You get up from your table and go over to the sauce station, get a little bowl, and put in whatever mixture of different sauces and other seasonings you want. Each person can make their own unique mixture in their own little bowl. This is for dipping food in after it gets boiled.

When you order food to put in the pot, the waiter will bring it out arranged all fancy:

This is lamb or beef, I don't remember which.
Notice that the meat is cut really thin. This way it only needs to boil for about 10 seconds, then it's ready to eat.

Some more photos of raw food before we put it in the pot:

The white strips are cow stomach. I don't like cow stomach because it's chewy, not like regular meat. Hendrix eats it though.

I think this is pork? Or maybe chicken. Arranged all fancy with cucumber slices.

Bowl with different kinds of seafood, sitting in ice.

Meatballs made of different kinds of seafood. Notice the big tongue-depressor on the left- that's for dividing up the ground meat in the white saucer into smaller balls. Typically you get the waiter to do that for you.

Vegetable platter
Here's the shrimp boiling in the pot:



You can use chopsticks or a big spoon to put the food in and take it out:

Using chopsticks to put the cow stomach into the pot.

Using a big spoon to search for food that's boiled enough and ready to eat.

Pulling rice noodles out of the pot.

Scooping a block of duck blood out of the pot. It's kind of a similar consistency to jello. I don't eat duck blood but Hendrix does.
Usually there's also tofu, which I totally love. And potato slices.

Hot pot is a really cool experience, though it does take longer than an average meal, and it's often hot in the restaurant because of all those boiling pots of soup. And then your clothes smell like hot pot. Definitely something you need to try if you're in China.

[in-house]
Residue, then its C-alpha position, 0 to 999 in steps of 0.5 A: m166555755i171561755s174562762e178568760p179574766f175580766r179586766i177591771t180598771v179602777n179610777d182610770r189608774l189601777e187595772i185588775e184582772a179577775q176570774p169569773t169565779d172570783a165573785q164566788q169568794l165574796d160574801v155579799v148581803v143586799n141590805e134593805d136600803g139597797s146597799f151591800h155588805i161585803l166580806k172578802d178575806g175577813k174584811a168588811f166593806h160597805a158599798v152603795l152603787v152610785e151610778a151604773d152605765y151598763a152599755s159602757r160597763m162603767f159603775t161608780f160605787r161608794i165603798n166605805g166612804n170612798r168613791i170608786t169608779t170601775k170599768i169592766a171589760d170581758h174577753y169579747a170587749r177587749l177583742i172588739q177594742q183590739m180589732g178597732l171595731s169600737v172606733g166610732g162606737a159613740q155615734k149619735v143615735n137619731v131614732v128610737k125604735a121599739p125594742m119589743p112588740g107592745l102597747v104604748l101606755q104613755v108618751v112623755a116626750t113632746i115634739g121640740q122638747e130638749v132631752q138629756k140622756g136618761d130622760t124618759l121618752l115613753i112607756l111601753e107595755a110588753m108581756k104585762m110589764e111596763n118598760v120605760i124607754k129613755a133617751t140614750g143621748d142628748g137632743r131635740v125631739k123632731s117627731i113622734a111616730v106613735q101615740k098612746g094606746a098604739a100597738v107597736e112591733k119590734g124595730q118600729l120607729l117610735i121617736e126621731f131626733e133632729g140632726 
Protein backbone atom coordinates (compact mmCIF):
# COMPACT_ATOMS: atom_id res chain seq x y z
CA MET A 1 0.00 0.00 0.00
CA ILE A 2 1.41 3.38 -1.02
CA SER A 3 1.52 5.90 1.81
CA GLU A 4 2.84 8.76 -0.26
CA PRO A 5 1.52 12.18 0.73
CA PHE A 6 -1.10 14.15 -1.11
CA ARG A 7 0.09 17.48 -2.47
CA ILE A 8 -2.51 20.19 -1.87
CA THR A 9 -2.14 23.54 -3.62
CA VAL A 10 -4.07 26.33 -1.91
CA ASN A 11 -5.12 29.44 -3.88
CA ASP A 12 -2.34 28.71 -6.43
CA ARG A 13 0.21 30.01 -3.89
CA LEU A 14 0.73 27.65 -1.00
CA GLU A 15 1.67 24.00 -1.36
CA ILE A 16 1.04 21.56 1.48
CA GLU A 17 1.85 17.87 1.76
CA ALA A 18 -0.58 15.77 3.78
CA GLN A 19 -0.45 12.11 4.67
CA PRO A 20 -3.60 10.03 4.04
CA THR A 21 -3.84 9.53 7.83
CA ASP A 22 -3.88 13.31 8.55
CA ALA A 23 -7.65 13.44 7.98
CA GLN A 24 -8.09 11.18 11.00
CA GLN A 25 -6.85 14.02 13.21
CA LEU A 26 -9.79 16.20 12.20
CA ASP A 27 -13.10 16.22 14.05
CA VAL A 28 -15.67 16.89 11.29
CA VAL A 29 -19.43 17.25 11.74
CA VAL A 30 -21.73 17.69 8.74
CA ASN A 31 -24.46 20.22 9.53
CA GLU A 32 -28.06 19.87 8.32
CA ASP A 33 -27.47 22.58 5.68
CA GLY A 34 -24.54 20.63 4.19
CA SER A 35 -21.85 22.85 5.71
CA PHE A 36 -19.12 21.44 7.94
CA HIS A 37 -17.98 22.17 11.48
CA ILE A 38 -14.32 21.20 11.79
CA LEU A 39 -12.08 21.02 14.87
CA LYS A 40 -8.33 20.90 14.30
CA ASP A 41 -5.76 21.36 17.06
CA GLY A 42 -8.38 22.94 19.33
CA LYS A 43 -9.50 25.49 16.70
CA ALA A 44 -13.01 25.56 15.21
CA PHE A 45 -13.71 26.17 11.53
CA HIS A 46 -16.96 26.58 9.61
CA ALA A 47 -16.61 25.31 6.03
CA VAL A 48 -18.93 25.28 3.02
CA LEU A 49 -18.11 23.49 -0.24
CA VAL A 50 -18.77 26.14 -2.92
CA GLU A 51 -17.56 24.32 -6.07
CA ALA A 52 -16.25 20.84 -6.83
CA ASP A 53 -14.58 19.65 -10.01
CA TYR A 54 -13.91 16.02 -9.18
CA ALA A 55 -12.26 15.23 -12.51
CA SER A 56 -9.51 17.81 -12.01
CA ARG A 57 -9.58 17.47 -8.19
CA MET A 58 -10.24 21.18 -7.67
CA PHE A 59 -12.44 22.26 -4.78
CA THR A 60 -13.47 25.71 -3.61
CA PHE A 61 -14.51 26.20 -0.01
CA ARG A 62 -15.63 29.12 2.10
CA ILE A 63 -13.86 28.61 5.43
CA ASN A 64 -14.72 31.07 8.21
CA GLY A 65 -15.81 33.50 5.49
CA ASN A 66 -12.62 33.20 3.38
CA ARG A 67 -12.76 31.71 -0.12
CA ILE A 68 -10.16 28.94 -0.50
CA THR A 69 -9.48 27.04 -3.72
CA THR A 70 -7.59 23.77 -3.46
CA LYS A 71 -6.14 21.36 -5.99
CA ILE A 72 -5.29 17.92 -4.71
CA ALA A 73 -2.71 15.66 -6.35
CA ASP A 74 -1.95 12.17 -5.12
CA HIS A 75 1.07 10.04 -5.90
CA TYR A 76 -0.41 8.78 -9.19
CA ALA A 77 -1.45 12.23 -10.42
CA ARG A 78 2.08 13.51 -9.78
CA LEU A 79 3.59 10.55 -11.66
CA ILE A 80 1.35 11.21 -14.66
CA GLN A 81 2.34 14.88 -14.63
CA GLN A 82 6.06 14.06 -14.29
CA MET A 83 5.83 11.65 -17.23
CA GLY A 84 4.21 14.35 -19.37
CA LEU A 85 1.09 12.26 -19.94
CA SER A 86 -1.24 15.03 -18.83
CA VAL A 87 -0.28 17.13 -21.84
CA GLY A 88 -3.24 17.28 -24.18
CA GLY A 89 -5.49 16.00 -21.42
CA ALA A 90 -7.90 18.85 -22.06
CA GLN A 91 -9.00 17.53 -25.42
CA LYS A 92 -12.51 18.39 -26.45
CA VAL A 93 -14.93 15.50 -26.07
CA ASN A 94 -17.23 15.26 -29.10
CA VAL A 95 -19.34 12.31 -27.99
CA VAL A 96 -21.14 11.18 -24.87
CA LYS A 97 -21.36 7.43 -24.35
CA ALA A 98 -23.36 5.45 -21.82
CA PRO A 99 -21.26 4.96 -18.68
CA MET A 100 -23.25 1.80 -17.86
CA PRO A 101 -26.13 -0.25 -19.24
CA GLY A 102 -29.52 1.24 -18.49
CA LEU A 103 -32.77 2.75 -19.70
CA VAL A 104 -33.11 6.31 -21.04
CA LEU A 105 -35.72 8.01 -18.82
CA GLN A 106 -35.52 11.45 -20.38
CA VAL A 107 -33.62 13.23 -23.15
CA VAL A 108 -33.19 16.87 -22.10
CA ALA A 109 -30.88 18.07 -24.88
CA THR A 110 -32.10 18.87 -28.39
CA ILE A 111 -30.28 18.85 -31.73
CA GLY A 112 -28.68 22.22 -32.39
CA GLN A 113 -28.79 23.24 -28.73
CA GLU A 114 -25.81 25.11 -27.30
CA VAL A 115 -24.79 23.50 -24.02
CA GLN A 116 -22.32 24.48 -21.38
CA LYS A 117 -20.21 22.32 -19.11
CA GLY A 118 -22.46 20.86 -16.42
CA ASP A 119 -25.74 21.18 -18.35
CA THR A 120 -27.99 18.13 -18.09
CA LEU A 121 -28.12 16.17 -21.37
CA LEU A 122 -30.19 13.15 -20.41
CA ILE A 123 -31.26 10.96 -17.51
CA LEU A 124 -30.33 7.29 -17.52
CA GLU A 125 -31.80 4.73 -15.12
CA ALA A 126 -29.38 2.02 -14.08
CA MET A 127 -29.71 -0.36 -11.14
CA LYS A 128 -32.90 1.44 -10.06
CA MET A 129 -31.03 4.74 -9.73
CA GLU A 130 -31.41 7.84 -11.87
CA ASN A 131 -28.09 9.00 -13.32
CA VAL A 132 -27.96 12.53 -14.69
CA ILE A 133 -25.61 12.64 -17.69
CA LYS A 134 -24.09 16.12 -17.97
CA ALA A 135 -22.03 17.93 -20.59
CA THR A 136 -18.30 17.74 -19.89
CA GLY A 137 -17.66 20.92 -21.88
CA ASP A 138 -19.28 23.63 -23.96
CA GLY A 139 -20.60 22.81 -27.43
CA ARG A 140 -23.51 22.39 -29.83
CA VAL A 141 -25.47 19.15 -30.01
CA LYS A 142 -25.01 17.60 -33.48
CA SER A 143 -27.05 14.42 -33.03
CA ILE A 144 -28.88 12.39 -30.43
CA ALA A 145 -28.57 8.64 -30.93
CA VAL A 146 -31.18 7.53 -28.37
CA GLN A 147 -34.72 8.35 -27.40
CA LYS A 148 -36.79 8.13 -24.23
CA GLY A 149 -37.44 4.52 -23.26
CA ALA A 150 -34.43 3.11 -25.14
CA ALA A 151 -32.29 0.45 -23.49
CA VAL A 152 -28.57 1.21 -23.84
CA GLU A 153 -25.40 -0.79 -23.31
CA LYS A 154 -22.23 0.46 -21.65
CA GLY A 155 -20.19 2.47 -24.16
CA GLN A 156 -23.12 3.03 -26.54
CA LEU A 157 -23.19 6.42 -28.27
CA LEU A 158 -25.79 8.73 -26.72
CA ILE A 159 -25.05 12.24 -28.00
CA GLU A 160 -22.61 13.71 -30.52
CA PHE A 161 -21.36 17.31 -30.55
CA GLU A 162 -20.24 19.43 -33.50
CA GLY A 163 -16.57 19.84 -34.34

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If you want to see more posts like this, go consider supporting me on patreon~ When I reach my goal of $20/month, I'll do a series of blog posts about various aspects of life in Shanghai. With lots of photos. ^_^

Monday, November 13, 2017

3 Good Reasons for Abstinence (If None of These Apply to You, Go Ahead and Have Sex)

T-shirt that says "Sex is okay." Image source.
So this is a post about good reasons not to have sex, but it's not going to be like other posts I've read on the subject. Typically, those posts are written from the perspective of "abstinence is DEFINITELY the ONLY right answer for people who are not married. In order to convince you to follow this rule, here are some benefits of not having sex. But it's not really about that- really, you have to follow this because it's the rule. It's totally not acceptable to carefully consider all the items on the list, decide 'yeah these don't apply to my situation' and then be totally justified in choosing to have sex." (I submit to you that this is the definition of legalism.)

I don't believe abstinence is "the right answer." I had sex before marriage, and it was a really good thing for my mental health. (Note, however, that before I had sex, I didn't have sex, for some of the reasons given in this post.) I think sex is a big deal, and people should carefully consider the ideas in this post before making a decision, but it's totally valid for your decision to be "I'm going to have sex."